Honolulu, Hawaii – With Diamond Head sitting quietly in the distance and with the spirit of Duke Kahanamoku always present, Waikiki Beach is one place where your feet should be – at least once in your life.
Eternally famous in films and books and songs, Waikiki withstands the hustle and bustle of downtown Honolulu, which is literally a stone’s throw away. Stroll the shops, sample a Mai Tai in a hotel lobby bar, and then simply cross the street and you’re on the beach at Waikiki. People from all over the world spread their towels and enjoy the beautiful view of the Pacific Ocean lapsing up to the shore. Surfers bob up and down, waiting for a gentle wave – practically the only kind you’ll find at Waikiki. Serious boarders head out to the North Shore or Pipeline or any of the dozens of beaches further away from Honolulu to catch the real waves.
Meanwhile back at Waikiki, more Mai Tais are prepared, more burgers are cooked at Duke’s – a fabulous bar and restaurant overlooking the central part of the beach where the Waikiki Beach Boys – a service group – will take you out in their outrigger canoes. Or give you a surfing lesson, teach you how to paddle board, orprovide you with their other services that include burial at sea.
Asbury Park, NJ – Cherie and I tripped through here last summer. She’s a Jersey girl. Used to pay fifty cents to see Springsteen and the E Street Band at the Stone Pony before they made it big. For me, finally making it to Asbury Park was many moons too late. Still, I had to smile walking along the boardwalk. All of those lyrics by Springsteen came back to me. “Kids huddled on the beach in the mist…”
Out on the beach a few families hung out, a rocky pier jutted out about 50 yards into the cold blue Atlantic, and a lifeguard stood nearby. At the end of the boardwalk was a long, red-brick building stretching from Ocean Avenue to the edge of the shore – the Asbury Park Convention Hall. We walked inside: shops, a concert hall, posters announcing the coming concert featuring the Turtles and other ‘60s rock groups, and a restaurant and bar.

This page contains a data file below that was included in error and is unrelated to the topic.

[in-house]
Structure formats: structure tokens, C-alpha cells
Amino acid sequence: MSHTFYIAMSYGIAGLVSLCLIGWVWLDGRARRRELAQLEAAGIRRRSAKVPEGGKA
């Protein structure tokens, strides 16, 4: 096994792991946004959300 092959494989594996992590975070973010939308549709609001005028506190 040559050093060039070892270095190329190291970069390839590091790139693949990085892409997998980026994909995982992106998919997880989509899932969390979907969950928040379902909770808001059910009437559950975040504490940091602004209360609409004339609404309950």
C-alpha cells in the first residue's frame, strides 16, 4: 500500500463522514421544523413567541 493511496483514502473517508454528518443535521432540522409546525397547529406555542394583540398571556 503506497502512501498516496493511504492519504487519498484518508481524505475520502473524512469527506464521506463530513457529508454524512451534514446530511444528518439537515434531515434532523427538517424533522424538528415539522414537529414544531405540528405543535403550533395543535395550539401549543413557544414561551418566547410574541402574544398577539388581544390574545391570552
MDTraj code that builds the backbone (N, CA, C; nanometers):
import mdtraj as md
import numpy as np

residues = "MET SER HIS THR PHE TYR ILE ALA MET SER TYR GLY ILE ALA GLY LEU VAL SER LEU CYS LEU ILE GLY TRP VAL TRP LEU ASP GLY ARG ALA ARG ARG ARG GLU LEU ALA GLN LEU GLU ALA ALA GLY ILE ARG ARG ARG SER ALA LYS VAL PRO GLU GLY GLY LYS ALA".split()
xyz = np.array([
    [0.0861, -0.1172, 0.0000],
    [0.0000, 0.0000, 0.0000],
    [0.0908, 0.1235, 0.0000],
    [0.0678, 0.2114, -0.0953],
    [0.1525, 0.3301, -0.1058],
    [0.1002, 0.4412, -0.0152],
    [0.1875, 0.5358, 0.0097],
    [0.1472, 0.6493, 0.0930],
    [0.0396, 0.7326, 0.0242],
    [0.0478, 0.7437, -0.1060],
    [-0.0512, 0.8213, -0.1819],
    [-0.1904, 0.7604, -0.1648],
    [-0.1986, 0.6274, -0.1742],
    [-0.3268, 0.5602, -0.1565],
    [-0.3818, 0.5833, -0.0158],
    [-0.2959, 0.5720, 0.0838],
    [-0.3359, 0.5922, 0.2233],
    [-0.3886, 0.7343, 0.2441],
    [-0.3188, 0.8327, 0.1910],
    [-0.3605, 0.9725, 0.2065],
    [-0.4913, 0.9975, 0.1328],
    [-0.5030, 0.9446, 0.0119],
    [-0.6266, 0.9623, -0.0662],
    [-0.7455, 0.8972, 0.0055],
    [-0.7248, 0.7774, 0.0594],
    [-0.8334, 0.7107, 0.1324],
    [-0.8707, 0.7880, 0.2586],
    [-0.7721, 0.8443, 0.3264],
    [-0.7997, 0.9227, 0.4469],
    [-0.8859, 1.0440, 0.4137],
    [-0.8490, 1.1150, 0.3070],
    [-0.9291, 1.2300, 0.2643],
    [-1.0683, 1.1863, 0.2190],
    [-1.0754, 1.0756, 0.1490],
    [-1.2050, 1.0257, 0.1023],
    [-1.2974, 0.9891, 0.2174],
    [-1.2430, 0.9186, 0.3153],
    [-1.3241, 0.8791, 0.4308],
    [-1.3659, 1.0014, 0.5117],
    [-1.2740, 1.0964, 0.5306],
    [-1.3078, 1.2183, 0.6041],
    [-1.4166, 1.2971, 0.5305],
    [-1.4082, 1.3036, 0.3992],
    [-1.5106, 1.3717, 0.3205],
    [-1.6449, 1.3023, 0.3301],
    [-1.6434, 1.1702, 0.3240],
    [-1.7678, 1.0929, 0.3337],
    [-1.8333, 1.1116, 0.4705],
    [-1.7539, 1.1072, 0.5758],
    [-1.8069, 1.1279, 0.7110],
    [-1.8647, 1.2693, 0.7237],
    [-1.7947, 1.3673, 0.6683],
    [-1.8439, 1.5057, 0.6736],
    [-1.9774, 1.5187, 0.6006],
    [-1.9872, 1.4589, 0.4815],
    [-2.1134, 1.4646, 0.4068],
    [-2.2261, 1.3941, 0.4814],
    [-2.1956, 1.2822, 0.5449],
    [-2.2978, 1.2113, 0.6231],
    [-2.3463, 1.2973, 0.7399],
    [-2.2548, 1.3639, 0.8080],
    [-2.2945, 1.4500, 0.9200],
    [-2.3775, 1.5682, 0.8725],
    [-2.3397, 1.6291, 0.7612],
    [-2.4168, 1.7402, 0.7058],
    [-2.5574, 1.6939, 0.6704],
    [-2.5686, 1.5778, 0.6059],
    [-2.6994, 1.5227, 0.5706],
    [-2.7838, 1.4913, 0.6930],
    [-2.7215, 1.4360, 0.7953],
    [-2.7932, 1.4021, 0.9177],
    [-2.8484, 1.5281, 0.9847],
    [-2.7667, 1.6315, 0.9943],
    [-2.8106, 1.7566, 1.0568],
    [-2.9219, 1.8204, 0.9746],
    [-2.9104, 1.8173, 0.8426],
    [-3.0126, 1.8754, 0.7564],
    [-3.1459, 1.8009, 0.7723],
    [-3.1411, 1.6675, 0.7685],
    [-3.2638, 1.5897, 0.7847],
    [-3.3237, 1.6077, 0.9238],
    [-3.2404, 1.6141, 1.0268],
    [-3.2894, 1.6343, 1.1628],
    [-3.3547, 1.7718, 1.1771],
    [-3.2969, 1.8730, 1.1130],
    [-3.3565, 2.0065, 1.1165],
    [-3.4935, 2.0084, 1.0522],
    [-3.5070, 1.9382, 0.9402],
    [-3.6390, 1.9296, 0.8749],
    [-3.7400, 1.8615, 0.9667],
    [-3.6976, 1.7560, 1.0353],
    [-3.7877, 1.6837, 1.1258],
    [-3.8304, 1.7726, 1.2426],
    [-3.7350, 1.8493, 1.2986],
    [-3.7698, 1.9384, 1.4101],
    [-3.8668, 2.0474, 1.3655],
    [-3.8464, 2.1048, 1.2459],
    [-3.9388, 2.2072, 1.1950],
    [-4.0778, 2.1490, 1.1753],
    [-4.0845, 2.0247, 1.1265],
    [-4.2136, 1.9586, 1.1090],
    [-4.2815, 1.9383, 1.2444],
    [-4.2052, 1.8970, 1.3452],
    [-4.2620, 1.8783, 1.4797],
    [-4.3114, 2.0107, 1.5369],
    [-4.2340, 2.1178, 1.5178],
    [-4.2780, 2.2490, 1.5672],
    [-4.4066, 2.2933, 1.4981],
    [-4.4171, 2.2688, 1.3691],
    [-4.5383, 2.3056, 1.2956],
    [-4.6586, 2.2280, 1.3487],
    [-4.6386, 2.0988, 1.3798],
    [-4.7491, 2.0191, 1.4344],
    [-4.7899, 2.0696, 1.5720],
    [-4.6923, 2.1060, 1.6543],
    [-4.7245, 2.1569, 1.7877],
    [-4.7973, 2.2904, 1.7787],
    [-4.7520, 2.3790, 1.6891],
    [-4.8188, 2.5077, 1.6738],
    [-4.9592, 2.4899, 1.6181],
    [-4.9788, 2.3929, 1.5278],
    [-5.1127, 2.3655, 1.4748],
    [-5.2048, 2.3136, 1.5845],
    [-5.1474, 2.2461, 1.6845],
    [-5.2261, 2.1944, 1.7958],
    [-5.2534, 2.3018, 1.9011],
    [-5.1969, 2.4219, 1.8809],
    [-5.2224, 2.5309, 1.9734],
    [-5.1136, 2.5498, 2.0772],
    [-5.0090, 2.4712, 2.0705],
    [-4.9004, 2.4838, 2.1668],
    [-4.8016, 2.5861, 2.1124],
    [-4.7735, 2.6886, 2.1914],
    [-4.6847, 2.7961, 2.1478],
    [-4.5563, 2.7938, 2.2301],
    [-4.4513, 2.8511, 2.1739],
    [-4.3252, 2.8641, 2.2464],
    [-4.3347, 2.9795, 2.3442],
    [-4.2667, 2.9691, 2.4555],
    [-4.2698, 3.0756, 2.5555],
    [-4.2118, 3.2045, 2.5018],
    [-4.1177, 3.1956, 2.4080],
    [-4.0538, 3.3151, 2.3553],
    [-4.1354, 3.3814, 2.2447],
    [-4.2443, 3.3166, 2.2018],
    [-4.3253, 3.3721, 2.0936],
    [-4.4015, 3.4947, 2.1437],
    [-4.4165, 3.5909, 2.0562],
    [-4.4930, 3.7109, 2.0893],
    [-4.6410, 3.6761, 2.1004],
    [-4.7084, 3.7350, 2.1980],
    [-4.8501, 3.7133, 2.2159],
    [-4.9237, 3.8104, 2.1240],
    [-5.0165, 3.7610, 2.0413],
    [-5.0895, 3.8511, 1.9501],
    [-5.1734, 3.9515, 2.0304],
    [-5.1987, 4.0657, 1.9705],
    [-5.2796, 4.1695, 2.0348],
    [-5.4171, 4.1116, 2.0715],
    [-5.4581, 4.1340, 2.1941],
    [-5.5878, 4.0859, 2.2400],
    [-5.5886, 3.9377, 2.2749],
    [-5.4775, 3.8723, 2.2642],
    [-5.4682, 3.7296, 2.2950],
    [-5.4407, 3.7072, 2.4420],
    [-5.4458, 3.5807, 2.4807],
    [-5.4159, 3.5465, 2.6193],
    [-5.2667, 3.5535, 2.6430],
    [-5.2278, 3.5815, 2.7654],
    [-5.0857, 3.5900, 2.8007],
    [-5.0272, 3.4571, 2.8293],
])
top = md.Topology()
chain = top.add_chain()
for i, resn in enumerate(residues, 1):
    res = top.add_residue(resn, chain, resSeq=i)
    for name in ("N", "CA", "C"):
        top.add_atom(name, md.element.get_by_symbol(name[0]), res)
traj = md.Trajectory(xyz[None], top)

A crowd gathered on the boardwalk to watch guys pound a sledgehammer and try to ring the bell at the top of the tall mark. Moan and groans. Nobody was coming close to reaching the top.
The Stone Pony faces the beach in Asbury Park, NJ. A little bar in a little Jersey beach town. So simple, so beautiful. This is where it all began for Bruce Springsteen and the E Street Band a long time ago. The great Clarence Clemons, the band’s saxophonist, had died two weeks before. Pictures and posters and flowers lined the beach side wall of the Stone Pony on that cloudy Sunday afternoon in July. The Big Man, the big smile, the big sound – gone.
Further down the boardwalk stood a fortune-teller’s shop. “You know the cops finally busted Madam Marie for telling fortunes better than they do…” I wish I had been here forty years ago.
Austin, TX – It can’t be real. HEB, the largest grocer in the Central Texas area, has discontinued selling frozen limeade concentrate, the primary ingredient (well, there’s tequila too) in frozen margaritas.
I first noticed no limeade concentrate last Sunday on a casual trip to the grocery store. The shelves were completely empty of the familiar green and black cans – no HEB brand, no Minute Maid brand, no limeade period. Today, Tuesday, Cherie and I happened to be in a different area of town and stopped in to pick up the key ingredient. Nothing.
We drove to another part of town, to a different HEB. Nothing. (Sure, a couple of cans of largely ignored Bacardi “margarita” concentrate sat there freezing). Cherie asked the store rep at the checkout area about the so-called missing limeade. “So, you’re just not carrying limeade or what?” she asked. That got the attention of the four store “associates” who were going over next week’s work shifts. Justin, with red shirt and name tag, took the lead for the group and said he would call his “grocery manager.” We waited, casually commenting that a shortage of limeade at various HEBs didn’t make sense because it’s, well, the key ingredient. It’s Austin. It’s getting hot. Silence.
Justin got off the phone and reported that the product has been discontinued. “This is usually because of poor sales,” explained Justin, who apparently has never had a frozen margarita in his life, much less made one in a blender.
A quick Google of the local Wal-Mart brought a sigh of relief. They have 12-ounce cans of Minute Maid Frozen Limeade Concentrate. I should have my trailer over there tomorrow morning, when I will offload a Bobcat and remove the pallets Wal-Mart has into safe keeping here in my freezer. Crisis over.